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· Finite-state machines · Code optimization examples What's New in the Seventh Edition In this revision, we increased the discussions of program examples early in the book, added more supplemental review questions and key terms, introduced 64-bit programming, and reduced our dependence on the book's subroutine library. To be more specific, here are the details: · Early chapters now include short sections that feature 64-bit CPU architecture and programming, and we have created a 64-bit version of the book's subroutine library named Irvine64. · Many of the review questions and exercises have been modified, replaced, and moved from the middle of the chapter to the end of chapters, and divided into two sections: (1) Short answer questions, and (2) Algorithm workbench exercises. The latter exercises require the student to write a short amount of code to accomplish a goal. · Each chapter now has a Key Terms section, listing new terms and concepts, as well as new MASM directives and Intel instructions. · New programming exercises have been added, others removed, and a few existing exercises were modified. · There is far less dependency on the author's subroutine libraries in this edition. Students are encouraged to call system functions themselves and use the Visual Studio debugger to step through the programs. The Irvine32 and Irvine64 libraries are available to help students handle input/output, but their use is not required. · New tutorial videos covering essential content topics have been created by the author and added to the Pearson website. This book is still focused on its primary goal, to teach students how to write and debug programs at the machine level. It will never replace a complete book on computer architecture, but it does give students the first-hand experience of writing software in an environment that teaches them how a computer works. Our premise is that students retain knowledge better when theory is combined with experience. In an engineering course, students construct prototypes; in a computer architecture course, students should write machine-level programs. In both cases, they have a memorable experience that gives them the confidence to work in any OS/machine-oriented environment. Protected mode programming is entirely the focus of the printed chapters (1 through 13). As such, students will create 32-bit and 64-bit programs that run under the most recent versions of Microsoft Windows. The remaining four chapters cover 16-bit programming, and are supplied in electronic form. These chapters cover BIOS programming, MS-DOS services, keyboard and mouse input, video programming, and graphics. One chapter covers disk storage fundamentals. Another chapter covers advanced DOS programming techniques. Subroutine Libraries We supply three versions of the subroutine library that students use for basic input/output, simulations, timing, and other useful tasks. The Irvine32 and Irvine64 libraries run in protected mode. The 16-bit version (Irvine16.lib) runs in real-address mode and is used only by Chapters 14 through 17. Full source code for the libraries is supplied on the companion website. The link libraries are available only for convenience, not to prevent students from learning how to program input­output themselves. Students are encouraged to create their own libraries. Included Software and Examples All the example programs were tested with Microsoft Macro Assembler Version 11.0, running in Microsoft Visual Studio 2012. In addition, batch files are supplied that permit students to assemble and run applications from the Windows command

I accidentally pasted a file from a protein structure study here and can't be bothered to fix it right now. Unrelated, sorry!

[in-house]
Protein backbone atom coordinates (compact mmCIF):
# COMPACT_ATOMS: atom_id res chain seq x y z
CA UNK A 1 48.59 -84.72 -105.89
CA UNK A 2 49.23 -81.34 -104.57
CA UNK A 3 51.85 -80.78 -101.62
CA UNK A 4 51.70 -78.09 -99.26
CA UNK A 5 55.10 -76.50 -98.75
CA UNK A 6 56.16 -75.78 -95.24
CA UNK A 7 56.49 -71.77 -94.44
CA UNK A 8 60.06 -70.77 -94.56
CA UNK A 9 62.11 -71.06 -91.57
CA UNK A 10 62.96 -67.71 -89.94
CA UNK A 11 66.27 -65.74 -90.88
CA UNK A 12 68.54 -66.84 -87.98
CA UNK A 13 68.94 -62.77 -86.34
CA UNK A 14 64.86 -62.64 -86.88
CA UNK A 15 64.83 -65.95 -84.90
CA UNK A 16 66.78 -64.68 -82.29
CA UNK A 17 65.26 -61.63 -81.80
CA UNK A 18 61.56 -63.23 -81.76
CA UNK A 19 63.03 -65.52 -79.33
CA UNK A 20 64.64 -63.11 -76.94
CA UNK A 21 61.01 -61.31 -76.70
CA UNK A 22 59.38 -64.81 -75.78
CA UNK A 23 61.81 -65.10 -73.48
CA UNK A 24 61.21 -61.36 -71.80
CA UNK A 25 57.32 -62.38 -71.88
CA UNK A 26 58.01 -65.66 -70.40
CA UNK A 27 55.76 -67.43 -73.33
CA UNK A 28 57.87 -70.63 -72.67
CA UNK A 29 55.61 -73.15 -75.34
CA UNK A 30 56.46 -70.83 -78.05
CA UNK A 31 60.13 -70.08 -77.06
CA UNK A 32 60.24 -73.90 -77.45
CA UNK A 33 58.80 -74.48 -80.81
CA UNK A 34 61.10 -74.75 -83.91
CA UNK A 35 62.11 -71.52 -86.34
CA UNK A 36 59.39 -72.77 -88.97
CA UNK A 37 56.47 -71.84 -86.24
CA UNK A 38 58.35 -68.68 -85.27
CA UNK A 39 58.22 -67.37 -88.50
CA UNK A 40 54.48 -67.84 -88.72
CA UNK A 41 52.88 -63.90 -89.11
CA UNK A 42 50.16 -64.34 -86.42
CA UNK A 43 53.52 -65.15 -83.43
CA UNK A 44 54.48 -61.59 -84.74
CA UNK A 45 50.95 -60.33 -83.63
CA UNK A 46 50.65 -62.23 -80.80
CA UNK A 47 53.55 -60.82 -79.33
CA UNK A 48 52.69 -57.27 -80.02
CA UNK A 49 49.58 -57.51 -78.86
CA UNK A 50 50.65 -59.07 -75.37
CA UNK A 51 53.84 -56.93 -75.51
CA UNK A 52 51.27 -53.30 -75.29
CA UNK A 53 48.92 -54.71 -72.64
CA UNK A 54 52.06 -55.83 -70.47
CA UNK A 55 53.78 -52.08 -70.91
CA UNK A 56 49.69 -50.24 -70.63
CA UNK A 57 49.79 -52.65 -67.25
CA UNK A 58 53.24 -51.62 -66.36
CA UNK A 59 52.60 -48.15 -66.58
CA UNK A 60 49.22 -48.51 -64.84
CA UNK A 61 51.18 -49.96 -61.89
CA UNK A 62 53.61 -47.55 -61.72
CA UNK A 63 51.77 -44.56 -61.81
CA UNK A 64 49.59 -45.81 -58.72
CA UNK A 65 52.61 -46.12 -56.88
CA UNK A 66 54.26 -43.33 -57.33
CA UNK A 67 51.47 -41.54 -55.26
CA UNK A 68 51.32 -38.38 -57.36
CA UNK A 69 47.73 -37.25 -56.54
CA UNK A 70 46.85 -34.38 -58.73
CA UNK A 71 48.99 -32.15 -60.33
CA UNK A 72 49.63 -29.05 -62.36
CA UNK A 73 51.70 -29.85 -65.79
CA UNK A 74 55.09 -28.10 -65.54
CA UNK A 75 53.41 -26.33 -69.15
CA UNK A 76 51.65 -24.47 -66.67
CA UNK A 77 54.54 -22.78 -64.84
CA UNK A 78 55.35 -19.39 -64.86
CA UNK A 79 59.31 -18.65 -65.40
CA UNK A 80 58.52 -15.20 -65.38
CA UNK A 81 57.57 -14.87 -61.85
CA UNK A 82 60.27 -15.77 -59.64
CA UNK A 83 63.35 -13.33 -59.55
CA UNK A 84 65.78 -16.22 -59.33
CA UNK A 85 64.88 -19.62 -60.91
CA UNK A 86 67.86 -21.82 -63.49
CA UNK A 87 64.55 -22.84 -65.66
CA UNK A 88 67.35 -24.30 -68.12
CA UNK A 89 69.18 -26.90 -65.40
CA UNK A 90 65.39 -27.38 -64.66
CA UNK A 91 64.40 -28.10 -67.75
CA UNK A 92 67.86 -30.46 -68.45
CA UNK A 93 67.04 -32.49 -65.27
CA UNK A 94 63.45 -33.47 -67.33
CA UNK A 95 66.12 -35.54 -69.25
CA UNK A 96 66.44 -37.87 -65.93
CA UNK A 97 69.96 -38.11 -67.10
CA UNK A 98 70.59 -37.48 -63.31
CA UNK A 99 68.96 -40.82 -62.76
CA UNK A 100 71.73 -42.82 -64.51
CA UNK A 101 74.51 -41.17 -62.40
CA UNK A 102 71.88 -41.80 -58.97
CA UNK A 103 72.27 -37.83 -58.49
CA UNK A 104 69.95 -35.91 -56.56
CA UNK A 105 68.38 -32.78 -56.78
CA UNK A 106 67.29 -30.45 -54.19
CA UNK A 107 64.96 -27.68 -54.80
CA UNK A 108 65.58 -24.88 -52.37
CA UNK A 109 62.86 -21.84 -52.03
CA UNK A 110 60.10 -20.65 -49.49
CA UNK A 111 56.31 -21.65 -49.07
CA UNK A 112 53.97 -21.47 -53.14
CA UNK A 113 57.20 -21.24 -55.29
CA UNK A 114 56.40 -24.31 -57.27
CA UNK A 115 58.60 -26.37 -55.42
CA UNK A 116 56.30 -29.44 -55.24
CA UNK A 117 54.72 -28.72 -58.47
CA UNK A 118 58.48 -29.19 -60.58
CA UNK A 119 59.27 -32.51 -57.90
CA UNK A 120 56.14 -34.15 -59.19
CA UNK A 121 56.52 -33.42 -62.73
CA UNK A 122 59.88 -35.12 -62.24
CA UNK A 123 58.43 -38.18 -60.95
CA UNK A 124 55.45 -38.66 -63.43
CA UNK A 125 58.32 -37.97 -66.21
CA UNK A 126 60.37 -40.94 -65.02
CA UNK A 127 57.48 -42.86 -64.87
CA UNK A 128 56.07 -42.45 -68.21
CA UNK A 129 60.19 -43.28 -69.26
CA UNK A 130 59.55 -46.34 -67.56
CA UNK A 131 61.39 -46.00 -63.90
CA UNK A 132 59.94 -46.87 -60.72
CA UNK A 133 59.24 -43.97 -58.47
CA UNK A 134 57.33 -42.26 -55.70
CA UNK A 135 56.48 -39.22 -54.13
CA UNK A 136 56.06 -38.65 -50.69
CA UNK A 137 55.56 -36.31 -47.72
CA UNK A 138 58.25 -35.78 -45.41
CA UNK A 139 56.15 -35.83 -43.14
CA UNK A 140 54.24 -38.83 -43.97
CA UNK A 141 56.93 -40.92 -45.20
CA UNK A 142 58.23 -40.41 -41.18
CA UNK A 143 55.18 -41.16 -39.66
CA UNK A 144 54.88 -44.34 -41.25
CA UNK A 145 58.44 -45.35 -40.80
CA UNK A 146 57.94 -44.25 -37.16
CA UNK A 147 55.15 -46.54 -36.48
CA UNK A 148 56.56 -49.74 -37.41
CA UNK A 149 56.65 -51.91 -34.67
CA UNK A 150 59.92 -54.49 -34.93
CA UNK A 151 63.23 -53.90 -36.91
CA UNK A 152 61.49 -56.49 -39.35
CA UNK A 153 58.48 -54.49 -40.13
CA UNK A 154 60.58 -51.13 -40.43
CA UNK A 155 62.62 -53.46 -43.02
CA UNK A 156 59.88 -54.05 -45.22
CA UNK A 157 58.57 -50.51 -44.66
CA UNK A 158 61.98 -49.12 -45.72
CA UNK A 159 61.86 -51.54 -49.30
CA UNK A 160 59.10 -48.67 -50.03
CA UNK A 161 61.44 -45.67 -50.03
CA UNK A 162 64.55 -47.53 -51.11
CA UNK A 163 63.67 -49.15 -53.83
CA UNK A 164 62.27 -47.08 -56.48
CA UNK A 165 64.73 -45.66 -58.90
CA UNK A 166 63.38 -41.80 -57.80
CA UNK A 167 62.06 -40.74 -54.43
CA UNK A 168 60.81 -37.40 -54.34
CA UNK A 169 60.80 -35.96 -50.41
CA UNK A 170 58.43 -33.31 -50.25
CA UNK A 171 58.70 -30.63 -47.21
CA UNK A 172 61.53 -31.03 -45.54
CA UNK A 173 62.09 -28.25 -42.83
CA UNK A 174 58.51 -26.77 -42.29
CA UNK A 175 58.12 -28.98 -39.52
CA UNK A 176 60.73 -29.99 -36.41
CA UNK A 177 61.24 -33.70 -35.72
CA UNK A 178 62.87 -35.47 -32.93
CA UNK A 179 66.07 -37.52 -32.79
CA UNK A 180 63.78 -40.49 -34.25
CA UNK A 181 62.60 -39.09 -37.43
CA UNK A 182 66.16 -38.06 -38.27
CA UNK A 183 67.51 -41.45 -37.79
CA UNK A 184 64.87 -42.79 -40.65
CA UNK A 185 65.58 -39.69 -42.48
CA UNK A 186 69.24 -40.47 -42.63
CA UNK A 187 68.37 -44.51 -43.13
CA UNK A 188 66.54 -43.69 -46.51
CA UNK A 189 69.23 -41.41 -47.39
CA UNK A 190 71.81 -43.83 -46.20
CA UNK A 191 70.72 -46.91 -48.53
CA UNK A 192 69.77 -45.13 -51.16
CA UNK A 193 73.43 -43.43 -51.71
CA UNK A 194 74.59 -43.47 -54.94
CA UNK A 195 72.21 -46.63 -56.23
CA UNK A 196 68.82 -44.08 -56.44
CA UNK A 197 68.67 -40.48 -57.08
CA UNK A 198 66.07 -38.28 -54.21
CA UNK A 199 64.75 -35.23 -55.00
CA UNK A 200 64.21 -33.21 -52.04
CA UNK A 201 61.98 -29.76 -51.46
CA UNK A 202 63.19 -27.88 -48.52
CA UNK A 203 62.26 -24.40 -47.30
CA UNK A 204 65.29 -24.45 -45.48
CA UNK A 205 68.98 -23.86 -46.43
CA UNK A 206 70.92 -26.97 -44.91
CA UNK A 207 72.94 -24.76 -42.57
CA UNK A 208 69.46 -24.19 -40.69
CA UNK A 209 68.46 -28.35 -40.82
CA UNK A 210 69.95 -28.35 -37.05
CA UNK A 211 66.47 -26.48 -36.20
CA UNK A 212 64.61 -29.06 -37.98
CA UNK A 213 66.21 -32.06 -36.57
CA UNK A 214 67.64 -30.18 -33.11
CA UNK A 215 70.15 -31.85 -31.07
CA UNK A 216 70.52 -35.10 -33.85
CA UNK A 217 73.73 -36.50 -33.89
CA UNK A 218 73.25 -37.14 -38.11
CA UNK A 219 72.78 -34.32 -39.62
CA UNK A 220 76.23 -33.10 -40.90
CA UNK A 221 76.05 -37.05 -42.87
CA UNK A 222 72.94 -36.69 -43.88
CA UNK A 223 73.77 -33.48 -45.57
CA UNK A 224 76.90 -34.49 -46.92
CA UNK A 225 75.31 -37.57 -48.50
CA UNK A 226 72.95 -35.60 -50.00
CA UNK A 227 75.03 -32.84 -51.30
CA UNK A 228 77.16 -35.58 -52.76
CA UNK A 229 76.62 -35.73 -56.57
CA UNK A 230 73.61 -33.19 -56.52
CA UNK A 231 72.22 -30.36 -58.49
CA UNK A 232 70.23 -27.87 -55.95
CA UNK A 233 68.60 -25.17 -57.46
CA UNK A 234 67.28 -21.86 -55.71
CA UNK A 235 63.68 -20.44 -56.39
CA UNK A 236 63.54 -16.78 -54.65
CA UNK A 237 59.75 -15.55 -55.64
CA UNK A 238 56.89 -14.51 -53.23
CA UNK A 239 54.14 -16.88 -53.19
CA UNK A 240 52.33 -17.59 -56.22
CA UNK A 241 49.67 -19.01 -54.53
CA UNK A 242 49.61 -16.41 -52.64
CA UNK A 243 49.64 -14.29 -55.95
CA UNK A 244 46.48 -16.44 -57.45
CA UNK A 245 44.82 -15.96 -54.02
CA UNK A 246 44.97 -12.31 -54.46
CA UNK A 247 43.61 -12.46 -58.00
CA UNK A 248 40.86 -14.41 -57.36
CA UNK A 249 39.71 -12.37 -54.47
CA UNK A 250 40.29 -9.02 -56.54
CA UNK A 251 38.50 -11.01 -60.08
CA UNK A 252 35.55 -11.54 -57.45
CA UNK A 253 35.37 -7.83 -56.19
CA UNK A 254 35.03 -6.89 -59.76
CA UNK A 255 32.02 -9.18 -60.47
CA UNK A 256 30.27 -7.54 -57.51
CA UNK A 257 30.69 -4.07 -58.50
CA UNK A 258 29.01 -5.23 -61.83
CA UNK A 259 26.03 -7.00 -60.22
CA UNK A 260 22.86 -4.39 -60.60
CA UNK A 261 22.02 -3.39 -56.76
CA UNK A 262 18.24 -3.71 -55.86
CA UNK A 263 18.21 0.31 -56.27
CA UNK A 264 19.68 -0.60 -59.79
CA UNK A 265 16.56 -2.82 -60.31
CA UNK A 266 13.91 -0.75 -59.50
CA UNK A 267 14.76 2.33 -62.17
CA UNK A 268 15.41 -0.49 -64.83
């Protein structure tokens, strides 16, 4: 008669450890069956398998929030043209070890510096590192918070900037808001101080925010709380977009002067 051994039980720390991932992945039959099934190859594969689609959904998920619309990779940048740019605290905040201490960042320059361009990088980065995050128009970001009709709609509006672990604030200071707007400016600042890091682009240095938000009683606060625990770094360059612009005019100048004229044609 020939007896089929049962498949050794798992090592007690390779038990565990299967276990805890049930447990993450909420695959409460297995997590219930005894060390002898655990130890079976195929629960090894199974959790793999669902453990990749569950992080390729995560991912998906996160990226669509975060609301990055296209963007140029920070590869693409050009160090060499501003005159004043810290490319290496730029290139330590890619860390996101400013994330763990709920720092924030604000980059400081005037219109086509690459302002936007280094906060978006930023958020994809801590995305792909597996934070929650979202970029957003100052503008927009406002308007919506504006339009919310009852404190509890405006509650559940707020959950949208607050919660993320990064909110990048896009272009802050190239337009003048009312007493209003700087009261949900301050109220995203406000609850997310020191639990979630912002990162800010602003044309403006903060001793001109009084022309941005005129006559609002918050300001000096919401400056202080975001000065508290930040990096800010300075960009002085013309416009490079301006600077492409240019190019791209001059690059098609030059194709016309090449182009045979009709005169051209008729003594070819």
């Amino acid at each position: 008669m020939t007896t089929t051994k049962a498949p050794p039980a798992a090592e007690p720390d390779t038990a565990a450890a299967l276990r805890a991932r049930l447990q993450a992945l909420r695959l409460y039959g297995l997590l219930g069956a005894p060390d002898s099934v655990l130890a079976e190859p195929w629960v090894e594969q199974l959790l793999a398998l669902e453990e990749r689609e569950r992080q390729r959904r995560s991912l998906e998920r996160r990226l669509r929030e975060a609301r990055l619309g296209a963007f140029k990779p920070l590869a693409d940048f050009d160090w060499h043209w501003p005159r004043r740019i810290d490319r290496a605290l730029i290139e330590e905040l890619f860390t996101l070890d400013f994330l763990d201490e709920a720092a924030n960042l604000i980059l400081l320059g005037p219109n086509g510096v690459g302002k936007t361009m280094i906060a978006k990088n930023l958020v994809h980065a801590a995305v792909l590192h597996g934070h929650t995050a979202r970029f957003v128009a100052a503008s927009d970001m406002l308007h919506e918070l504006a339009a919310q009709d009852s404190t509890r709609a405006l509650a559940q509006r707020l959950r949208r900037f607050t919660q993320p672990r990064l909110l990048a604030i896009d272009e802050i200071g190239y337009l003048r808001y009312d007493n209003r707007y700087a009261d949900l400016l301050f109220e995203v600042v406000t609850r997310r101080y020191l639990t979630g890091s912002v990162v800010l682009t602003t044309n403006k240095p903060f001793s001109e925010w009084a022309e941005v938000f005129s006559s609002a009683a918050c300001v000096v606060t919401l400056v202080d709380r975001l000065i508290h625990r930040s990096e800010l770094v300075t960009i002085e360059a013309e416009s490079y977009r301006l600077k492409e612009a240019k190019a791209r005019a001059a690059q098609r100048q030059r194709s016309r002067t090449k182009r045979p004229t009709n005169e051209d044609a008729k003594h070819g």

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prompt. The 32-bit C++ applications in Chapter 14 were tested with Microsoft Visual C++ .NET. Information Updates and corrections to this book may be found at the Companion Web site, including additional programming projects for instructors to assign at the ends of chapters. Overall Goals The following goals of this book are designed to broaden the student's interest and knowledge in topics related to assembly language: · Intel and AMD processor architecture and programming · Real-address mode and protected mode programming · Assembly language directives, macros, operators, and program structure · Programming methodology, showing how to use assembly language to create system-level software tools and application programs · Computer hardware manipulation · Interaction between assembly language programs, the operating system, and other applica- tion programs One of our goals is to help students approach programming problems with a machine-level mind set. It is important to think of the CPU as an interactive tool, and to learn to monitor its operation as directly as possible. A debugger is a programmer's best friend, not only for catching errors, but as an educational tool that teaches about the CPU and operating system. We encourage students to look beneath the surface of high-level languages and to realize that most programming languages are designed to be portable and, therefore, independent of their host machines. In addition to the short examples, this book contains hundreds of ready-to-run programs that demonstrate instructions or ideas as they are presented in the text. Reference materials, such as guides to MS-DOS interrupts and instruction mnemonics, are available at the end of the book. Required Background The reader should already be able to program confidently in at least one high-level programming language such as Python, Java, C, or C++. One chapter covers C++ interfacing, so it is very helpful to have a compiler on hand. I have used this book in the classroom with majors in both computer science and Management Information Systems, and it has been used elsewhere in engineering courses. Features Complete Program Listings The Companion Web site contains supplemental learning materials, study guides, and all the source code from the book's examples. An extensive link library is supplied with the book, containing more than 30 procedures that simplify user input­output, numeric processing, disk and file handling, and string handling. In the beginning stages of the course, students can use this library to enhance their programs. Later, they can create their own procedures and add them to the library. Programming Logic Two chapters emphasize Boolean logic and bit-level manipulation. A conscious attempt is made to relate high-level programming logic to the low-level details of the machine. This approach helps students to create more efficient implementations and to better understand how compilers generate object code.